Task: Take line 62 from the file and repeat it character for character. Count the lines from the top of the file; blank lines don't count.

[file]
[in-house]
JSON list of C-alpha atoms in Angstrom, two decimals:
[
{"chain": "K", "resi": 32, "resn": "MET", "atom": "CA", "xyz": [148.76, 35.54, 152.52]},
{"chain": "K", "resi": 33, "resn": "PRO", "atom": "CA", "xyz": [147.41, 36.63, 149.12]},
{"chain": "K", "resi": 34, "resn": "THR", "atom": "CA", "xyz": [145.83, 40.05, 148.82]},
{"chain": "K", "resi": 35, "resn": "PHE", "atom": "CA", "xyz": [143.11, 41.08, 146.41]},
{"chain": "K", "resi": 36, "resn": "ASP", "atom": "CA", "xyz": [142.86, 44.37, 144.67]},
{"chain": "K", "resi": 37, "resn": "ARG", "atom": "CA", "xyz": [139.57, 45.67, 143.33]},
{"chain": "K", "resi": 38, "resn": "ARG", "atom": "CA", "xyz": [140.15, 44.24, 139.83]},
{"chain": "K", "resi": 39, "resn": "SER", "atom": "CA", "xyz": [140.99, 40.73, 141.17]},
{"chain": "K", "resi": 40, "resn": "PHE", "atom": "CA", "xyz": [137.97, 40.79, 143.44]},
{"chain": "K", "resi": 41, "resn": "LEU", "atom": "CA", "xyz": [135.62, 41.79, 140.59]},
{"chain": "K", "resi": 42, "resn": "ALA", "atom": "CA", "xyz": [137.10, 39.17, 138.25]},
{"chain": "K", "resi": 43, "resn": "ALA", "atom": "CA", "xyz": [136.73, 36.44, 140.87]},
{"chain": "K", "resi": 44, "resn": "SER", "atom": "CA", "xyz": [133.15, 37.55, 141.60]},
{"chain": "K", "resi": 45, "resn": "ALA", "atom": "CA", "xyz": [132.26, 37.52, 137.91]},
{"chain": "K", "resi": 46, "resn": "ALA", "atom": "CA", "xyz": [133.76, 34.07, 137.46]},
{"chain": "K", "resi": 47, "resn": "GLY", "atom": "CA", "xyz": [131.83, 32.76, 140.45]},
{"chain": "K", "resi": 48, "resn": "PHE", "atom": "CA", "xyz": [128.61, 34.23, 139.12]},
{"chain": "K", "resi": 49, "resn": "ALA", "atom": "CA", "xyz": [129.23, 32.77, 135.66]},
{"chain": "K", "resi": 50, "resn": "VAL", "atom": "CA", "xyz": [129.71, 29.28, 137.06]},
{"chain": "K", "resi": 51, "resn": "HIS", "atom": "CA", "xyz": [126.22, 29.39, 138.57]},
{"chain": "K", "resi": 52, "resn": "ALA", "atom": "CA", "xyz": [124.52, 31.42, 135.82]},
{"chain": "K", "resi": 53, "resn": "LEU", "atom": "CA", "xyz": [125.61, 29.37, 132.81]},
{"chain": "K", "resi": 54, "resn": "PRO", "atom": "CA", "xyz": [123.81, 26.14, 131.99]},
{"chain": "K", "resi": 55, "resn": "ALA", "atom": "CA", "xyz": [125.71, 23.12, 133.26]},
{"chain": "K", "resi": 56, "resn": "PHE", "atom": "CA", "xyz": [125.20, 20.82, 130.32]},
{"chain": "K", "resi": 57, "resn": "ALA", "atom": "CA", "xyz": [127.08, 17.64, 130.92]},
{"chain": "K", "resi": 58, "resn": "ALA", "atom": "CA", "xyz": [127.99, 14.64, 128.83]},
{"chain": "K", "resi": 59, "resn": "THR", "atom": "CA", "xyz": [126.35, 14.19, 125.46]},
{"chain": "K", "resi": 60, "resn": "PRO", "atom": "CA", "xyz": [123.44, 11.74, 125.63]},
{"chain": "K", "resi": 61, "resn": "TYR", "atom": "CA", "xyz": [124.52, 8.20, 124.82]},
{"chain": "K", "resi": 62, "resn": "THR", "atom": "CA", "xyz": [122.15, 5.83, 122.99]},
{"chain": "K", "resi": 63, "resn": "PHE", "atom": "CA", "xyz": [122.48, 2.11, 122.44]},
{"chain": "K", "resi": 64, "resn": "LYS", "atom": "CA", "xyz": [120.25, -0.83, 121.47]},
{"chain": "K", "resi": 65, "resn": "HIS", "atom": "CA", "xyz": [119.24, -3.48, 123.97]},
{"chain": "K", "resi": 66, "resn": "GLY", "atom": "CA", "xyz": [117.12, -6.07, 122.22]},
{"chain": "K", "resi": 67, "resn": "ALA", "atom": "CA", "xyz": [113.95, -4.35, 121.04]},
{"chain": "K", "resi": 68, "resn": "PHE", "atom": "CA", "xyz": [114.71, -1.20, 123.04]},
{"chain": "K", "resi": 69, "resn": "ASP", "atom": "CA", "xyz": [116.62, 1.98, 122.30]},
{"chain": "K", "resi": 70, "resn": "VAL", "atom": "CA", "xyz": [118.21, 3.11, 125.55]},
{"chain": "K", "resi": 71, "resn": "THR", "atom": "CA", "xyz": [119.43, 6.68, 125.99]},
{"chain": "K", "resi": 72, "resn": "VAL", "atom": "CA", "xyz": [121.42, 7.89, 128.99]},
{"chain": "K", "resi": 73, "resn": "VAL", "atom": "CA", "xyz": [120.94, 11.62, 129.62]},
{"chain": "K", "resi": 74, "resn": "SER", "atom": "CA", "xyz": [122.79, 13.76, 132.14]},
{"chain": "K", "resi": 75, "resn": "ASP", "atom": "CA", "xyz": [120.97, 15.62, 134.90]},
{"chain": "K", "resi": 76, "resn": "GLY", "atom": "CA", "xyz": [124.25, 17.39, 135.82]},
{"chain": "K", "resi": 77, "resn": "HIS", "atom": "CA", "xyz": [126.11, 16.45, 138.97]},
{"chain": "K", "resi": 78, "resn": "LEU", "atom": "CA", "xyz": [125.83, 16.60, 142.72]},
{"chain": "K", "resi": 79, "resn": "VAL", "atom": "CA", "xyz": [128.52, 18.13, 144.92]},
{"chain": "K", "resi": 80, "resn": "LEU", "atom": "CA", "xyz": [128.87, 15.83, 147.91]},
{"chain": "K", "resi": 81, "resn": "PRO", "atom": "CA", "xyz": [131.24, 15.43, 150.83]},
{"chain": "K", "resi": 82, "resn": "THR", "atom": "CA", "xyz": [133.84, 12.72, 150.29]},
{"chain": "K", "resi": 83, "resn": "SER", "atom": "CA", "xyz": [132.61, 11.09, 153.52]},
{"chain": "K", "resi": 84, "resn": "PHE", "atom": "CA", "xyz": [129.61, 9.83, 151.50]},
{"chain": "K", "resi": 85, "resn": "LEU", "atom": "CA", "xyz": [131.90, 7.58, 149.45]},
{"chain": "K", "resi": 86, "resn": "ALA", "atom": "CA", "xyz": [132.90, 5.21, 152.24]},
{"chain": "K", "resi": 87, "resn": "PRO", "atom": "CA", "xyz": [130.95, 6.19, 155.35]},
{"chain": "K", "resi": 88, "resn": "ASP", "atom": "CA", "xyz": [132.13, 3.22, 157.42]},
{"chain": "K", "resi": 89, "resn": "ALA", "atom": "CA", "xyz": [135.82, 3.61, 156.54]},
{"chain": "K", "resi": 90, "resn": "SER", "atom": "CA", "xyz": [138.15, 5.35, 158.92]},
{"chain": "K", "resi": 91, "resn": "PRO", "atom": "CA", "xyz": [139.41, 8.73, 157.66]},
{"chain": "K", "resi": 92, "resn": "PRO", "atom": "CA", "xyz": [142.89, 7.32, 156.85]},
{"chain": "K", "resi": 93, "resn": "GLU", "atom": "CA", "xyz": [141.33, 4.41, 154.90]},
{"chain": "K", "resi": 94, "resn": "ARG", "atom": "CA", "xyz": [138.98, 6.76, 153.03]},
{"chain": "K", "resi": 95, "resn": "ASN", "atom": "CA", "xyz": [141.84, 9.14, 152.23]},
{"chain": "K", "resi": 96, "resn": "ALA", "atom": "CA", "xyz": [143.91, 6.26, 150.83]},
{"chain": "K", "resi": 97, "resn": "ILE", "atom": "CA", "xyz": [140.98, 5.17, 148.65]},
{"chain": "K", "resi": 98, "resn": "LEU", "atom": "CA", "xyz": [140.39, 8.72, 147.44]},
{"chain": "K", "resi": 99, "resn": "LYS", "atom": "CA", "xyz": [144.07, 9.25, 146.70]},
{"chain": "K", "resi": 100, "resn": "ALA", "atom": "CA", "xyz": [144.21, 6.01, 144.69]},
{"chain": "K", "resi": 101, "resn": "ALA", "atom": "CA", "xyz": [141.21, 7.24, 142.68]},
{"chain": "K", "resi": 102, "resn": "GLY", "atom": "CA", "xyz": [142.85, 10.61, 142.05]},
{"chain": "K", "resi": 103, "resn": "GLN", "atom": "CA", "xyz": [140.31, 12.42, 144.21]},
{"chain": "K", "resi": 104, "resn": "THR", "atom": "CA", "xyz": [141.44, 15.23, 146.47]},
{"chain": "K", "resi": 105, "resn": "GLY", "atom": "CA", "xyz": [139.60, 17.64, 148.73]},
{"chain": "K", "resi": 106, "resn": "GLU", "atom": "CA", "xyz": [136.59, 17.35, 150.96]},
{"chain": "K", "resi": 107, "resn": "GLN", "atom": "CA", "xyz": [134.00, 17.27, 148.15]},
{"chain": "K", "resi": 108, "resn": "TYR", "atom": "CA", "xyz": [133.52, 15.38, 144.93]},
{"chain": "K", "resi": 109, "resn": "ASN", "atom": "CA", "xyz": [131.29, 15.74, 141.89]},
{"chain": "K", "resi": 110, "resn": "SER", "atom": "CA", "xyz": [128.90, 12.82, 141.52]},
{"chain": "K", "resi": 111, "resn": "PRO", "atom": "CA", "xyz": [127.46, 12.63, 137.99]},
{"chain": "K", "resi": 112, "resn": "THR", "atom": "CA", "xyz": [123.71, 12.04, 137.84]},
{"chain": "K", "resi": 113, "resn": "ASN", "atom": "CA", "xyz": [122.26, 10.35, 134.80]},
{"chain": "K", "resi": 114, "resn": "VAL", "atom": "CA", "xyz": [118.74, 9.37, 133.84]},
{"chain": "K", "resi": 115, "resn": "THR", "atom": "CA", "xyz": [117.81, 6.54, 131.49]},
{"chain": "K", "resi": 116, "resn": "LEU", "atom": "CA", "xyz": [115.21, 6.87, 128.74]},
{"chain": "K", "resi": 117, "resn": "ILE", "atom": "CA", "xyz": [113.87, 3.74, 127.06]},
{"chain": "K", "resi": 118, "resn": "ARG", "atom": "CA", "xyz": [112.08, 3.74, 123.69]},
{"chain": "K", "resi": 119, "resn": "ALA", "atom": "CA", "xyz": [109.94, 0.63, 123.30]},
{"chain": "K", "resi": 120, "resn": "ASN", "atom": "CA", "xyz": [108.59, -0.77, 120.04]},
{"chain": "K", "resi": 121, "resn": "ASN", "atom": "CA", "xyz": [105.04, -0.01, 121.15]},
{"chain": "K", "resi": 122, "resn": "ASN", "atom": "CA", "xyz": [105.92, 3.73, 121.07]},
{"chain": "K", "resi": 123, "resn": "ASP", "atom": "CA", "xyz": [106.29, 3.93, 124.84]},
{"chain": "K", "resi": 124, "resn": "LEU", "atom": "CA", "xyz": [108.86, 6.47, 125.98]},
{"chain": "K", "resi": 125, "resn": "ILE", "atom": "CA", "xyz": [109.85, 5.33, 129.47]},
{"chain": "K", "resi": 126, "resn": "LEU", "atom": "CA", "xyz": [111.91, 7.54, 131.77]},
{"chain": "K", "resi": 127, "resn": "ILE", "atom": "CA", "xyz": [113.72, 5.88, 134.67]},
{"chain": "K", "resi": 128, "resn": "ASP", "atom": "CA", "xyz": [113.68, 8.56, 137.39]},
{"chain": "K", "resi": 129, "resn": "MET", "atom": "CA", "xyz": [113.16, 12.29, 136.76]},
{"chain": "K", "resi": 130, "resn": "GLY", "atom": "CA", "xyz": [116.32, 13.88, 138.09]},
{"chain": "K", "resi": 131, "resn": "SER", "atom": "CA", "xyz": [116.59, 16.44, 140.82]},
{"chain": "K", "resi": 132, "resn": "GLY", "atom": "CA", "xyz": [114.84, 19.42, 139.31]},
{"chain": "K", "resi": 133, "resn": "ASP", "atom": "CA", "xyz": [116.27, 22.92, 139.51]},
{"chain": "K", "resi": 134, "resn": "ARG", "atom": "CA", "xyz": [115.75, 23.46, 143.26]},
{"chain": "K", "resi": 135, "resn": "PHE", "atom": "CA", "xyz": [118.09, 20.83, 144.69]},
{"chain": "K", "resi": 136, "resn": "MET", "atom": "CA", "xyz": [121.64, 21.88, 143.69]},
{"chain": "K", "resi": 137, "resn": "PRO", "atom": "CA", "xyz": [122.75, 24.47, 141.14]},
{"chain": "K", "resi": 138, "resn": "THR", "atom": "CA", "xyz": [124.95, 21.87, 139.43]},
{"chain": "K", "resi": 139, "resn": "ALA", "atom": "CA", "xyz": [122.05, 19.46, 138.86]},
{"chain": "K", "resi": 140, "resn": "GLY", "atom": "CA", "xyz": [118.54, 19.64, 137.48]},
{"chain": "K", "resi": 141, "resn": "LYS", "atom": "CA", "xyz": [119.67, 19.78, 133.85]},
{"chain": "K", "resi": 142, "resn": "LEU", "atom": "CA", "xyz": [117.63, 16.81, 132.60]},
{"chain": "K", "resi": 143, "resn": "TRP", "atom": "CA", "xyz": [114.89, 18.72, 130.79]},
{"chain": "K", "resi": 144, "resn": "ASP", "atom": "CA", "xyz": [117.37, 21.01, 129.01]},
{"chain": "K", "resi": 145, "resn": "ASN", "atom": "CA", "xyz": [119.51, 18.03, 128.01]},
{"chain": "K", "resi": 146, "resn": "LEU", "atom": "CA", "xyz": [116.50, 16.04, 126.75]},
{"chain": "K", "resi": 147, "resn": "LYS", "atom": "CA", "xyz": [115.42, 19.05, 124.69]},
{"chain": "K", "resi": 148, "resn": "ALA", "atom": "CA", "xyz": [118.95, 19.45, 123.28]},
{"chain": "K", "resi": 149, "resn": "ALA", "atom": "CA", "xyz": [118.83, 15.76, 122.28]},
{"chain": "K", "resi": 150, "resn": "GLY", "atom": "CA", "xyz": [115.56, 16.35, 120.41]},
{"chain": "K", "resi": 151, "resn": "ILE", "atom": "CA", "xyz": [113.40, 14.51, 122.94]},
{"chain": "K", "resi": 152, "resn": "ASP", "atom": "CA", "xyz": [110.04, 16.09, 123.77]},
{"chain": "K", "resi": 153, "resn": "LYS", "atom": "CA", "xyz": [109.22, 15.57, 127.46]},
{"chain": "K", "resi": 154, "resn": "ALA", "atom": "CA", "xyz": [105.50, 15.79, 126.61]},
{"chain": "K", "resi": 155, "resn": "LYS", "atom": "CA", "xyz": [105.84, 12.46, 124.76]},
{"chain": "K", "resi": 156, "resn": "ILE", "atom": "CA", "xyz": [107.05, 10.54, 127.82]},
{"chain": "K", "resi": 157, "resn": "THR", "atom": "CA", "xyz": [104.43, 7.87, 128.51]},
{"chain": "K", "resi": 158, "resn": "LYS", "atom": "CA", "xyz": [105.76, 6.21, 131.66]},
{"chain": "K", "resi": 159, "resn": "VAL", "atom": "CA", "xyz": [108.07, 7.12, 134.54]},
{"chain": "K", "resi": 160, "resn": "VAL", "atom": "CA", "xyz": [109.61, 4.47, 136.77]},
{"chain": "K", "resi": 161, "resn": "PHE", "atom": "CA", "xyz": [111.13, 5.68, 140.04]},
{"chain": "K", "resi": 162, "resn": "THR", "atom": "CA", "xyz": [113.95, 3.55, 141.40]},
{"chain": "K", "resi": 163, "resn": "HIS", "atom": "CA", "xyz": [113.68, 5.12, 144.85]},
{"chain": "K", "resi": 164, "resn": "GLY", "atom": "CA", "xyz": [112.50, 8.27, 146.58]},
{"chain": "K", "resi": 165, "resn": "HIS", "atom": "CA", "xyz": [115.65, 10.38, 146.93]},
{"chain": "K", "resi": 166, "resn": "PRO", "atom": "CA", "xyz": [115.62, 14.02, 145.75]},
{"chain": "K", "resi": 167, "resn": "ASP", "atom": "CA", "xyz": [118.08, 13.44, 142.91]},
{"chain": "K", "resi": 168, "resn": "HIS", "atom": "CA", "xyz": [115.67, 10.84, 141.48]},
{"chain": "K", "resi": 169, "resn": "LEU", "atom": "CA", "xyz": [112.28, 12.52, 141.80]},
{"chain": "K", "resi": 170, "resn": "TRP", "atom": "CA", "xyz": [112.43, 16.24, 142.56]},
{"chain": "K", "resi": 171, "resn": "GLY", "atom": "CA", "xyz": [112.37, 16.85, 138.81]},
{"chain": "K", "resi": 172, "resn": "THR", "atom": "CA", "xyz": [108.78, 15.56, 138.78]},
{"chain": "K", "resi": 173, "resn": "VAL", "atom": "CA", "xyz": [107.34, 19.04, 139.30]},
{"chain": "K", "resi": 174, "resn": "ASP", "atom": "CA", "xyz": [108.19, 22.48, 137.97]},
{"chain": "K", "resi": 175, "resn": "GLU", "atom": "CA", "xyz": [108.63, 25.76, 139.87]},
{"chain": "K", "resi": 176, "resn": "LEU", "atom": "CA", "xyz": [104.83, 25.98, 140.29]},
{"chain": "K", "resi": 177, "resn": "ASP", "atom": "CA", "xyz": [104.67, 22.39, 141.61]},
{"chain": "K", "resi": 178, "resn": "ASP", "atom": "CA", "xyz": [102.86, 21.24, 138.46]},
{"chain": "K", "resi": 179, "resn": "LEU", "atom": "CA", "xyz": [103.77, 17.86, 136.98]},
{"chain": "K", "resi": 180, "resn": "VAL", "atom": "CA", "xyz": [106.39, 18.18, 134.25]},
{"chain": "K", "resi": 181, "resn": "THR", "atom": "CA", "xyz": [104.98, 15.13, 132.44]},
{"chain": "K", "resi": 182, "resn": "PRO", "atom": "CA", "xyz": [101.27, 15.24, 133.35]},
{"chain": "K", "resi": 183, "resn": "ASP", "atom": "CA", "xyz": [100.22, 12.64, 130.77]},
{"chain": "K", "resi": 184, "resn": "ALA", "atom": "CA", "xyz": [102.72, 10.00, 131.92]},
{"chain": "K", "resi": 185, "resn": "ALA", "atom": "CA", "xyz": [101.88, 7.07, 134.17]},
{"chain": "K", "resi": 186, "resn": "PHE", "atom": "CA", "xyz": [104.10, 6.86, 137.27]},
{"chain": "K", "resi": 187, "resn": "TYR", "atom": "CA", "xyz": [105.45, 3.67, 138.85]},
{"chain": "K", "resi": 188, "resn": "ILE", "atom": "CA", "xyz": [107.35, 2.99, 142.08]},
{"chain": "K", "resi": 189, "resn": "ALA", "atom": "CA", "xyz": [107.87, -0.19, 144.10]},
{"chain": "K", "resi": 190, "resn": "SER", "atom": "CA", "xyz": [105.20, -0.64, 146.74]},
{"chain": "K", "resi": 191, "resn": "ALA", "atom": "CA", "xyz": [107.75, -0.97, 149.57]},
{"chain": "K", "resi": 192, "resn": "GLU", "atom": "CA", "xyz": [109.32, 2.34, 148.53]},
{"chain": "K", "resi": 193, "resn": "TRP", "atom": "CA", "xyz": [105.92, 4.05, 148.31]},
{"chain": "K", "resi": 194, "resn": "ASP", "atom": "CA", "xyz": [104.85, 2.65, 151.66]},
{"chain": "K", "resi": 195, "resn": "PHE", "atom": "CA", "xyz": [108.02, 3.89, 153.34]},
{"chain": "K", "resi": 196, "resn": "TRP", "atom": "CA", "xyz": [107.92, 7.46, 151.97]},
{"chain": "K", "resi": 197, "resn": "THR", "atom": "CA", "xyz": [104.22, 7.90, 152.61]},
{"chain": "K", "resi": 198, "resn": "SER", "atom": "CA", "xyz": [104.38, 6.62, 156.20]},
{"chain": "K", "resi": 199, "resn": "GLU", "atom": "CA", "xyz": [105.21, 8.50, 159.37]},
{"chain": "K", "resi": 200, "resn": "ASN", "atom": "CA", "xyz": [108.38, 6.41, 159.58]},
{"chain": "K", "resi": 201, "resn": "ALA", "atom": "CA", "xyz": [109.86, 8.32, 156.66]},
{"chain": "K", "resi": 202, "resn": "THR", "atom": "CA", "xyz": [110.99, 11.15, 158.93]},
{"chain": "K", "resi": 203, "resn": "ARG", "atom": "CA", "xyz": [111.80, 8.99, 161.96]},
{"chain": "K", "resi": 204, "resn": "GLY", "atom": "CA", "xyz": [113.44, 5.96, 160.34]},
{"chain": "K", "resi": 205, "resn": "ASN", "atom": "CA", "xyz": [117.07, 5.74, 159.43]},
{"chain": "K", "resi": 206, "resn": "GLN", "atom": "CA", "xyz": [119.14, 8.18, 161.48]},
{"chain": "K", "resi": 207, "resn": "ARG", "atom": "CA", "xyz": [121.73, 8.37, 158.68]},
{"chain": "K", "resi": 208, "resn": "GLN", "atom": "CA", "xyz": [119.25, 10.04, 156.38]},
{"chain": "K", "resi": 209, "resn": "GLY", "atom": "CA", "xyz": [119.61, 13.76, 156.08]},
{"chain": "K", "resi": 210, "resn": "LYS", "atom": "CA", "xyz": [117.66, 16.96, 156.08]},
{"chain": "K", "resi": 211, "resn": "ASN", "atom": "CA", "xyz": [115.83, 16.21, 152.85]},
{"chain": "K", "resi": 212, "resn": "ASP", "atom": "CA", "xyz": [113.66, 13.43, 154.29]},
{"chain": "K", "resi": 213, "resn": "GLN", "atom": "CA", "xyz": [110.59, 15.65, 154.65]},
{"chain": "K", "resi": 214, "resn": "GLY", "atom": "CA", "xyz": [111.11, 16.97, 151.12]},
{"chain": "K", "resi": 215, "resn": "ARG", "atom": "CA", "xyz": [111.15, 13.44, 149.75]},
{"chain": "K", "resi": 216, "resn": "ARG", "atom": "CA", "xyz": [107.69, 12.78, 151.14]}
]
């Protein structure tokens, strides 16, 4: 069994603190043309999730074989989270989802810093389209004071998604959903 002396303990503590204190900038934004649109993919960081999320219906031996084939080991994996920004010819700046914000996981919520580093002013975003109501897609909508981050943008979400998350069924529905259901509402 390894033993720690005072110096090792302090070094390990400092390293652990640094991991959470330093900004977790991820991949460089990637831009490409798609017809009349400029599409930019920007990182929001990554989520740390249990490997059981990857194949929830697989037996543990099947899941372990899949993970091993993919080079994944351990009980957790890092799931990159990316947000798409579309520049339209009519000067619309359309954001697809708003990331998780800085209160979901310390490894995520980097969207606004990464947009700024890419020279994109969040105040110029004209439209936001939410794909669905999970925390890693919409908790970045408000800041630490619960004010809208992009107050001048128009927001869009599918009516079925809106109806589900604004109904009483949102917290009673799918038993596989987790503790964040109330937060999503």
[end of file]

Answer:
{"chain": "K", "resi": 90, "resn": "SER", "atom": "CA", "xyz": [138.15, 5.35, 158.92]},